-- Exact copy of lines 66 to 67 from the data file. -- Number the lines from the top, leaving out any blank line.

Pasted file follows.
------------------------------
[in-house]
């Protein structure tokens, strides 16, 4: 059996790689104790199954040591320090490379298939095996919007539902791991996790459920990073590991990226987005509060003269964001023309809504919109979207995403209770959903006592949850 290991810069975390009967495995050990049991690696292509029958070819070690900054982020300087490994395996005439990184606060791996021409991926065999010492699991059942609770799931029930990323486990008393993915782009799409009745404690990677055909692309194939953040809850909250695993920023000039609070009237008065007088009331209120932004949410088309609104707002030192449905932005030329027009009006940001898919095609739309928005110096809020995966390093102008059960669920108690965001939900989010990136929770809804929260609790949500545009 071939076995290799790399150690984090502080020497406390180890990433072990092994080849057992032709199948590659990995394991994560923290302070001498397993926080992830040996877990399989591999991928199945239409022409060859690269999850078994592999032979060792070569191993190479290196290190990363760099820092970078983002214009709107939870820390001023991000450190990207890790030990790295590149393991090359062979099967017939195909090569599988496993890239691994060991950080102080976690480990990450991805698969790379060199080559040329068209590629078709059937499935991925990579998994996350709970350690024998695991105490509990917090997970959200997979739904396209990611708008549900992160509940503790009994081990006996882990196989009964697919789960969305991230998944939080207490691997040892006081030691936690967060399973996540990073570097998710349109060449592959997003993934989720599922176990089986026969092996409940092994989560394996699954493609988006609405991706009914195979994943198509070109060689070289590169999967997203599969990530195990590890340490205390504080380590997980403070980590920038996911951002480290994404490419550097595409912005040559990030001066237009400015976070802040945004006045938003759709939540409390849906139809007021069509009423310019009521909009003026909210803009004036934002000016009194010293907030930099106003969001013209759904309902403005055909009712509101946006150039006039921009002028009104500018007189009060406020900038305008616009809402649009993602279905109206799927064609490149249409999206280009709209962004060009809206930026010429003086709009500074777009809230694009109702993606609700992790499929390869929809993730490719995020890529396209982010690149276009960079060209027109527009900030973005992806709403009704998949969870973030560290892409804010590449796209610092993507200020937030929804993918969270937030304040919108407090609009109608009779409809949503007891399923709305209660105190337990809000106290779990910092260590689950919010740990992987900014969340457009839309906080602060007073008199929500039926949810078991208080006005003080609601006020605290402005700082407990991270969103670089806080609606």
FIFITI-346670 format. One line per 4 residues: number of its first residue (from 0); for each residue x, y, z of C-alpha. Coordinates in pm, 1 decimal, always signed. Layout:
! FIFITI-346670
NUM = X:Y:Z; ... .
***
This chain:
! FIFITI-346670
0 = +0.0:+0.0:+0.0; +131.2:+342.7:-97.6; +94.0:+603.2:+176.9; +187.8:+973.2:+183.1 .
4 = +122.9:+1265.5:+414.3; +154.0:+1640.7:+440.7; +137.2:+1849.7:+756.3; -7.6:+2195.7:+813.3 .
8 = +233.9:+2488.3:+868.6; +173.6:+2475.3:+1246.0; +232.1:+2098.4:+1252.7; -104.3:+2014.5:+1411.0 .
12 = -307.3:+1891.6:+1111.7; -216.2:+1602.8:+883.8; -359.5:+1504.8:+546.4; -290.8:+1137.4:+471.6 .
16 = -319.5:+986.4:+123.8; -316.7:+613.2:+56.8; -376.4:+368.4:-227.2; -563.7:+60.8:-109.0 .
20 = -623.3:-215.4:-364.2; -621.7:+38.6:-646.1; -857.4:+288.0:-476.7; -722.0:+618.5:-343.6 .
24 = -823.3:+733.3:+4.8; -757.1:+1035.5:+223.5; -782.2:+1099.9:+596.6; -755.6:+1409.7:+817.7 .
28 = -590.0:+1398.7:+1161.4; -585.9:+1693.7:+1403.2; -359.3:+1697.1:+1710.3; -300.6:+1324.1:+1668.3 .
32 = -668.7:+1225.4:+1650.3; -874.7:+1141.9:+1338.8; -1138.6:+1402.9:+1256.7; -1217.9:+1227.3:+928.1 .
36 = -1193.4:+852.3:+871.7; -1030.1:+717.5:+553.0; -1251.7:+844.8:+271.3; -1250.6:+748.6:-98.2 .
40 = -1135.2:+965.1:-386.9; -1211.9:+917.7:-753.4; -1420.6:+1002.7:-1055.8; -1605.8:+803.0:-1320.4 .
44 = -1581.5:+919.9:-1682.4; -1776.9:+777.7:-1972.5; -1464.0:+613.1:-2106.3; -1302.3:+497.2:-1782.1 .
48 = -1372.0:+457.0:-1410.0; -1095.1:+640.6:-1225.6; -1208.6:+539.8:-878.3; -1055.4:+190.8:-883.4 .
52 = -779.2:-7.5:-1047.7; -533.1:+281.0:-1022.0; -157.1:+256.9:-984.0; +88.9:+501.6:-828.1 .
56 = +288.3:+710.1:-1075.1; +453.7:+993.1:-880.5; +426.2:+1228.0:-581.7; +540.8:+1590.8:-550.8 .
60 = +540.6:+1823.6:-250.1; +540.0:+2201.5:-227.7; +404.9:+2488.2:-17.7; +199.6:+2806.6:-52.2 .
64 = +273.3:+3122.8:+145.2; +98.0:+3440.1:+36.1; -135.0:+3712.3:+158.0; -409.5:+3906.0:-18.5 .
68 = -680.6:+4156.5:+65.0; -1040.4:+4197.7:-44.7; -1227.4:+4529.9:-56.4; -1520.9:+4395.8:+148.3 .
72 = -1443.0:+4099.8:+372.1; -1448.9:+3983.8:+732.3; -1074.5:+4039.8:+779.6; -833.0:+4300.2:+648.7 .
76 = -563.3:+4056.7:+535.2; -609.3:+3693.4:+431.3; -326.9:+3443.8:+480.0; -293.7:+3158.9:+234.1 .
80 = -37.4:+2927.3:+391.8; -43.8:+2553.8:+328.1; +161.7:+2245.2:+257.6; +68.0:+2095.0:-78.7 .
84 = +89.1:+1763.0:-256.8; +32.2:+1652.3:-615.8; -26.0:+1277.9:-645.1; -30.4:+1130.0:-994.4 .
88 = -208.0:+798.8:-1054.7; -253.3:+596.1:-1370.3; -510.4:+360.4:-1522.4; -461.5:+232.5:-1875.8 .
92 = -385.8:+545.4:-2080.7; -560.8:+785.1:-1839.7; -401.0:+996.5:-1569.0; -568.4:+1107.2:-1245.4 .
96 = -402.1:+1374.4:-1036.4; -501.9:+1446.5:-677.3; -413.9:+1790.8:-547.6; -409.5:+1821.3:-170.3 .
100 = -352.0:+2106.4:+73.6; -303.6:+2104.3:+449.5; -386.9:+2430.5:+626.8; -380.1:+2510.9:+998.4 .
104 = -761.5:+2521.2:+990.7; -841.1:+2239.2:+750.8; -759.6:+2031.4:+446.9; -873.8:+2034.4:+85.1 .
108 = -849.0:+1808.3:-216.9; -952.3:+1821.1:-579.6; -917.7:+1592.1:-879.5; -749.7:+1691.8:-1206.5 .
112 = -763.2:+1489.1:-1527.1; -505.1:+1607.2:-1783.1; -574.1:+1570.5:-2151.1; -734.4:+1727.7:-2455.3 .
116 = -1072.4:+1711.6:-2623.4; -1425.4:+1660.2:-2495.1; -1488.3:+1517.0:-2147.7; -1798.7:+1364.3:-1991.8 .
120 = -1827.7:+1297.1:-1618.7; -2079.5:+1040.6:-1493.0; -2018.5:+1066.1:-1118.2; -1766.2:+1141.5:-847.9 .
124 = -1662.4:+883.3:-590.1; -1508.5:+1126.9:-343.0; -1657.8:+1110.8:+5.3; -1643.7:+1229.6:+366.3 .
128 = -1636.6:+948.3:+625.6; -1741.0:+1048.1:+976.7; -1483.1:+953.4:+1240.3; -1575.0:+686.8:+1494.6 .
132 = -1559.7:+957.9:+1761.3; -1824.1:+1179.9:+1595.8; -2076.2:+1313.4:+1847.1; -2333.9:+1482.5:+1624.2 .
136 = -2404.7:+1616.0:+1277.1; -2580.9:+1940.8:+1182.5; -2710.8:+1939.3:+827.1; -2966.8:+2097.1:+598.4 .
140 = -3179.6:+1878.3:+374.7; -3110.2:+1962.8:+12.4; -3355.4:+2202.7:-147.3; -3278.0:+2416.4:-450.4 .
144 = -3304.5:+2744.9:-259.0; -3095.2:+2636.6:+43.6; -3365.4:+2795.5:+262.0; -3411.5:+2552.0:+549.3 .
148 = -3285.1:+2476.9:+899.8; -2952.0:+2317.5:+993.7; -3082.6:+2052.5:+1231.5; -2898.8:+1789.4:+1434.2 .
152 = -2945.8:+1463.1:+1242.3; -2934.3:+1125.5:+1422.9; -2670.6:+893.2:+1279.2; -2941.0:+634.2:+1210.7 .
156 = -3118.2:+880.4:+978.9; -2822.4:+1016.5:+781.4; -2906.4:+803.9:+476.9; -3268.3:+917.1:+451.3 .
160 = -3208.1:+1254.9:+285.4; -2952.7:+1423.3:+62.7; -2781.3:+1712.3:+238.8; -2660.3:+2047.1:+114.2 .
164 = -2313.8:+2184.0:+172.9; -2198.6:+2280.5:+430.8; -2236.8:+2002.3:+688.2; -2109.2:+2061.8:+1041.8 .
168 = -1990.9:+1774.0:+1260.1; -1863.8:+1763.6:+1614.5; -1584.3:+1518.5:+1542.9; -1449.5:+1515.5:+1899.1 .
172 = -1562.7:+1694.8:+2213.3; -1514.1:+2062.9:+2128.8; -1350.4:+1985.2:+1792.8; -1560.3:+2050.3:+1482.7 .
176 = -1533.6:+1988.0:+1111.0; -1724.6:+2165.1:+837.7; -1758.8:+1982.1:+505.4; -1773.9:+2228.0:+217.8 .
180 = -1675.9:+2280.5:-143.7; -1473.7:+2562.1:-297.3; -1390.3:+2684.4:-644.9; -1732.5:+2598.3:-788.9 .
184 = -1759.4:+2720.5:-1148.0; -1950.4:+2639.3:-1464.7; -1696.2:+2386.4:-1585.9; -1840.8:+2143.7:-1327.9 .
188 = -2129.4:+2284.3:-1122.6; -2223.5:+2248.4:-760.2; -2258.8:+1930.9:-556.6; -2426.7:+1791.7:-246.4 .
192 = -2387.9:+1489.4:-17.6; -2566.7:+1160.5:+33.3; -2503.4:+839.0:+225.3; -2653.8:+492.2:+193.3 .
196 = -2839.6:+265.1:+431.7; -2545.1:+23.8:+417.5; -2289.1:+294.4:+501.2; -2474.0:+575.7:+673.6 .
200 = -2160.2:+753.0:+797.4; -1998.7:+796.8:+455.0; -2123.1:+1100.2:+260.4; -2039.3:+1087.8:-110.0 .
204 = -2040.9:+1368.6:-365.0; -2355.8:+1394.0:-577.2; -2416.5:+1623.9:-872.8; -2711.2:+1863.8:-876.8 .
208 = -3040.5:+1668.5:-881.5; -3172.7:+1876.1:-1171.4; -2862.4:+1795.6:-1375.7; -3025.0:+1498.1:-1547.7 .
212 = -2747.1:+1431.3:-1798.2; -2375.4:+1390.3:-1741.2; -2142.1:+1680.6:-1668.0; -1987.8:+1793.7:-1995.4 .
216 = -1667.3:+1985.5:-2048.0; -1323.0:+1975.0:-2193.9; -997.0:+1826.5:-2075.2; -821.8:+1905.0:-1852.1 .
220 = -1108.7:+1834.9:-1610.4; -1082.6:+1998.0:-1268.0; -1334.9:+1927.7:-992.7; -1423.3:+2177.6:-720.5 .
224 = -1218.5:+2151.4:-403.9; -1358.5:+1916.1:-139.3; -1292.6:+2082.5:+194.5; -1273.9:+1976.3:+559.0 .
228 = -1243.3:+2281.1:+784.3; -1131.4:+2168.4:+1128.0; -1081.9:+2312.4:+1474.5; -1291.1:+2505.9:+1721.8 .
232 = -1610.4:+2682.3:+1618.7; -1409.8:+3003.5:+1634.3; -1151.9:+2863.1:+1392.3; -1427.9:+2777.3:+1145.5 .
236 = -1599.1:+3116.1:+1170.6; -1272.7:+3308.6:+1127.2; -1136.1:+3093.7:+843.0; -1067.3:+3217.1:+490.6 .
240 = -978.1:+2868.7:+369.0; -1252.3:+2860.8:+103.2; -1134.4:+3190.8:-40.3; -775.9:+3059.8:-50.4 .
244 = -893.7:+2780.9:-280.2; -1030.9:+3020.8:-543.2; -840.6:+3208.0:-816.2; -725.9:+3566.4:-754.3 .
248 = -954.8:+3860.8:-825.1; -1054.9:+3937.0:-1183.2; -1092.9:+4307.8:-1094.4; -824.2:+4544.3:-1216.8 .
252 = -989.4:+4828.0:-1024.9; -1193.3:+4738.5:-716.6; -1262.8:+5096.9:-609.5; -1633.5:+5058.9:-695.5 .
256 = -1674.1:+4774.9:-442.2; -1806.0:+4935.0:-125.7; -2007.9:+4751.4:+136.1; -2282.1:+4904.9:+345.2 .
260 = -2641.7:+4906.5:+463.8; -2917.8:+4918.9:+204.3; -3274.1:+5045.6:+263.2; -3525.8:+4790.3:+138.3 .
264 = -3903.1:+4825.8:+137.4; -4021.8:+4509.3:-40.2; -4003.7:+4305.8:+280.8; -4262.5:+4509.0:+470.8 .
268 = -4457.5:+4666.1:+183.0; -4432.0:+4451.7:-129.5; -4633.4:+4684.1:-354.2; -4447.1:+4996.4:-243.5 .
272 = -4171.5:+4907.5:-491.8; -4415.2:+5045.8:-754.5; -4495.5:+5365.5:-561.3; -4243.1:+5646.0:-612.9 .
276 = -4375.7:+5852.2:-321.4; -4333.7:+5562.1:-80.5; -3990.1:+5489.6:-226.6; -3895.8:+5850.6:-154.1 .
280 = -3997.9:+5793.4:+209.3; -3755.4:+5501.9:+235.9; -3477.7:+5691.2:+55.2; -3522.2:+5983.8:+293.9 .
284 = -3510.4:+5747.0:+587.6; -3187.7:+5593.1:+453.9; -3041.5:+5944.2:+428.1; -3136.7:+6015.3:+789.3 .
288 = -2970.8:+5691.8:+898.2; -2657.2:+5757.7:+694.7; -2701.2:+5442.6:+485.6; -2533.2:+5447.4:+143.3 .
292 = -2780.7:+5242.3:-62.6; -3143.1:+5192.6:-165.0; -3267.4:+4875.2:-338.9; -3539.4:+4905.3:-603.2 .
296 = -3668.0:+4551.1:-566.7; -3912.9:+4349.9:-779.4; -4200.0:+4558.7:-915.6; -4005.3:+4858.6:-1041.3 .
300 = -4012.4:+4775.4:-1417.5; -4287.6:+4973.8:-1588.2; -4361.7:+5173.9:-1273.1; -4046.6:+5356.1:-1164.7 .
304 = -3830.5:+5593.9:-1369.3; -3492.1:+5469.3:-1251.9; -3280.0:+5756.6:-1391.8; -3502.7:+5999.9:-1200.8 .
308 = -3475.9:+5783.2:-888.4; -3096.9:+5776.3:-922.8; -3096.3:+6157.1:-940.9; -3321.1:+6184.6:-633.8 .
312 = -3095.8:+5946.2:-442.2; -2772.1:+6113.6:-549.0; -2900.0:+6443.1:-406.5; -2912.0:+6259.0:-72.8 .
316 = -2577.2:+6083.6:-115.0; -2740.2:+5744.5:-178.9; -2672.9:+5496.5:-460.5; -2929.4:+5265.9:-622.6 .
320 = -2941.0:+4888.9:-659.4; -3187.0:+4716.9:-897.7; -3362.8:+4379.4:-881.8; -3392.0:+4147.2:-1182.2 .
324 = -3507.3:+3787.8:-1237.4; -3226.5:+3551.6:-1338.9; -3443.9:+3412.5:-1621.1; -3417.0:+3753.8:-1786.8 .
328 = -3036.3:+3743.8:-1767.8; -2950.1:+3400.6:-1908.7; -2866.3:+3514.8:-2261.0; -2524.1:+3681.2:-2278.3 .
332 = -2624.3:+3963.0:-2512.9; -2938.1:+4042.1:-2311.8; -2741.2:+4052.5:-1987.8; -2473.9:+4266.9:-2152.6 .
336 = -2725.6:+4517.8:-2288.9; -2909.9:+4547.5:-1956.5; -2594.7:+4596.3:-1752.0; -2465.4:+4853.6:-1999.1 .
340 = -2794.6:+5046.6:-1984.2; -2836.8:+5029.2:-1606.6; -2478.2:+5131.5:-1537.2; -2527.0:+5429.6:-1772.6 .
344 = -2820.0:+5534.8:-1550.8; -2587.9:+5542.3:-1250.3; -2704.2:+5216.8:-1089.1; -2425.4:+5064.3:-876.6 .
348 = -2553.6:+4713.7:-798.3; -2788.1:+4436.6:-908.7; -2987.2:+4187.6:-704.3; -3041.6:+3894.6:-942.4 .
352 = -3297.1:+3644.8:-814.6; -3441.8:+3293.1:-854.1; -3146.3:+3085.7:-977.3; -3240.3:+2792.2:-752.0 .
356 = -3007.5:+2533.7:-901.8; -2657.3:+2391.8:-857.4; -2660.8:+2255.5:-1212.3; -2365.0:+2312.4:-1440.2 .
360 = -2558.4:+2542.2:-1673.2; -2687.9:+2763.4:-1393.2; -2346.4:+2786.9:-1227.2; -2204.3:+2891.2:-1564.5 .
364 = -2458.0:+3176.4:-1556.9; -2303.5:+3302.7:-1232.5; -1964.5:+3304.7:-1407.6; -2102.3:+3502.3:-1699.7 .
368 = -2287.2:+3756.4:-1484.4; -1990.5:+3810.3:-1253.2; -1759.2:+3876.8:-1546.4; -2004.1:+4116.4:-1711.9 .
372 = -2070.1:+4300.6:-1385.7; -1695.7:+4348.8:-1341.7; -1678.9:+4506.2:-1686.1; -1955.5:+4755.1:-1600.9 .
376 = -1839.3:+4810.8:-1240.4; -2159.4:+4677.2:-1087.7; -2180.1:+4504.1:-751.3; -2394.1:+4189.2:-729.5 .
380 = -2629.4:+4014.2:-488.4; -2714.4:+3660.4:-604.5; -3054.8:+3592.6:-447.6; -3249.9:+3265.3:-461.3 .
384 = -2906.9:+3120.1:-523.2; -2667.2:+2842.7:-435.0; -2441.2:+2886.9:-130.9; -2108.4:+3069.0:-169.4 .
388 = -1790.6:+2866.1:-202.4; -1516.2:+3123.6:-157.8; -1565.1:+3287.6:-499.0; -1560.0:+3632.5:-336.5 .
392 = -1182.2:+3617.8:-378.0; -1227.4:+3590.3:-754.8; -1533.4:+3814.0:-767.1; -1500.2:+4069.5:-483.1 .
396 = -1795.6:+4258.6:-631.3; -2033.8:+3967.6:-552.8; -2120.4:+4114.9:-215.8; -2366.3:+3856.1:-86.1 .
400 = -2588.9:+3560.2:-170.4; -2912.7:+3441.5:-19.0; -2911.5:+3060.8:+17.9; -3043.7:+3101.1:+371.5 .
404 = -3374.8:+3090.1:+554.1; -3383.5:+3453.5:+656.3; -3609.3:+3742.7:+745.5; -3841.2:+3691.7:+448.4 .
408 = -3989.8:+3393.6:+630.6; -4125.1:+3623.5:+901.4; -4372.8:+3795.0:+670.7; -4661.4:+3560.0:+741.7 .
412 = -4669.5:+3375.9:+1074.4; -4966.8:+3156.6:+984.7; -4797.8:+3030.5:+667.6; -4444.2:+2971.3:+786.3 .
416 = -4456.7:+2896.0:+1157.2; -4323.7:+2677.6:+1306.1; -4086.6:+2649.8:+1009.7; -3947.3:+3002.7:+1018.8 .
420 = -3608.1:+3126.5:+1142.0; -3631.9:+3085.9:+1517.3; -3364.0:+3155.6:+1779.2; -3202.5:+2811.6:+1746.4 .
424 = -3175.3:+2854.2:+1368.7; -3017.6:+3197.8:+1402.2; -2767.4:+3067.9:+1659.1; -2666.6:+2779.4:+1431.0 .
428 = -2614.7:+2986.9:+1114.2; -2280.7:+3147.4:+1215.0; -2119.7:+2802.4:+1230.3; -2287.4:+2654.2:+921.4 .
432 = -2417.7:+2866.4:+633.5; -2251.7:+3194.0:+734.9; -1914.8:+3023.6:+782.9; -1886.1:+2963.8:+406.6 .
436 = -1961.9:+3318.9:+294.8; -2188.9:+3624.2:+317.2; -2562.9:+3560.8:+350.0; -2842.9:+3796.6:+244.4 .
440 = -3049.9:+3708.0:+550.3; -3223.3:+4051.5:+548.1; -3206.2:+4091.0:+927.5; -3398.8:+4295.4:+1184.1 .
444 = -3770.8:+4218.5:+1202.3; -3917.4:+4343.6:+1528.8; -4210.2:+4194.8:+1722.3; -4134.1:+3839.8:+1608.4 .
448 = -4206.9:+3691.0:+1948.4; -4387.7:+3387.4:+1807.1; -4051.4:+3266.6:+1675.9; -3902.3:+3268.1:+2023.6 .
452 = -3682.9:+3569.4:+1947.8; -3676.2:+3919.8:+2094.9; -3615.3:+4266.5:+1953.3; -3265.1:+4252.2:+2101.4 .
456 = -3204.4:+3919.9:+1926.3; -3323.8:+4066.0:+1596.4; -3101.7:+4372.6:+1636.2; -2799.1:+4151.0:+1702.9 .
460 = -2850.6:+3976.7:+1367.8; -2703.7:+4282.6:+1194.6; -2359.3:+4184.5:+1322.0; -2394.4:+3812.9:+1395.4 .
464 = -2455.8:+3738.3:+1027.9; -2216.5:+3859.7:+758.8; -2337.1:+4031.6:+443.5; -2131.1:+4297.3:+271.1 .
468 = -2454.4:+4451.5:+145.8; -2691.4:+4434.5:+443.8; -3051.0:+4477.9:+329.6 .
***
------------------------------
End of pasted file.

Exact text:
228 = -1243.3:+2281.1:+784.3; -1131.4:+2168.4:+1128.0; -1081.9:+2312.4:+1474.5; -1291.1:+2505.9:+1721.8 .
232 = -1610.4:+2682.3:+1618.7; -1409.8:+3003.5:+1634.3; -1151.9:+2863.1:+1392.3; -1427.9:+2777.3:+1145.5 .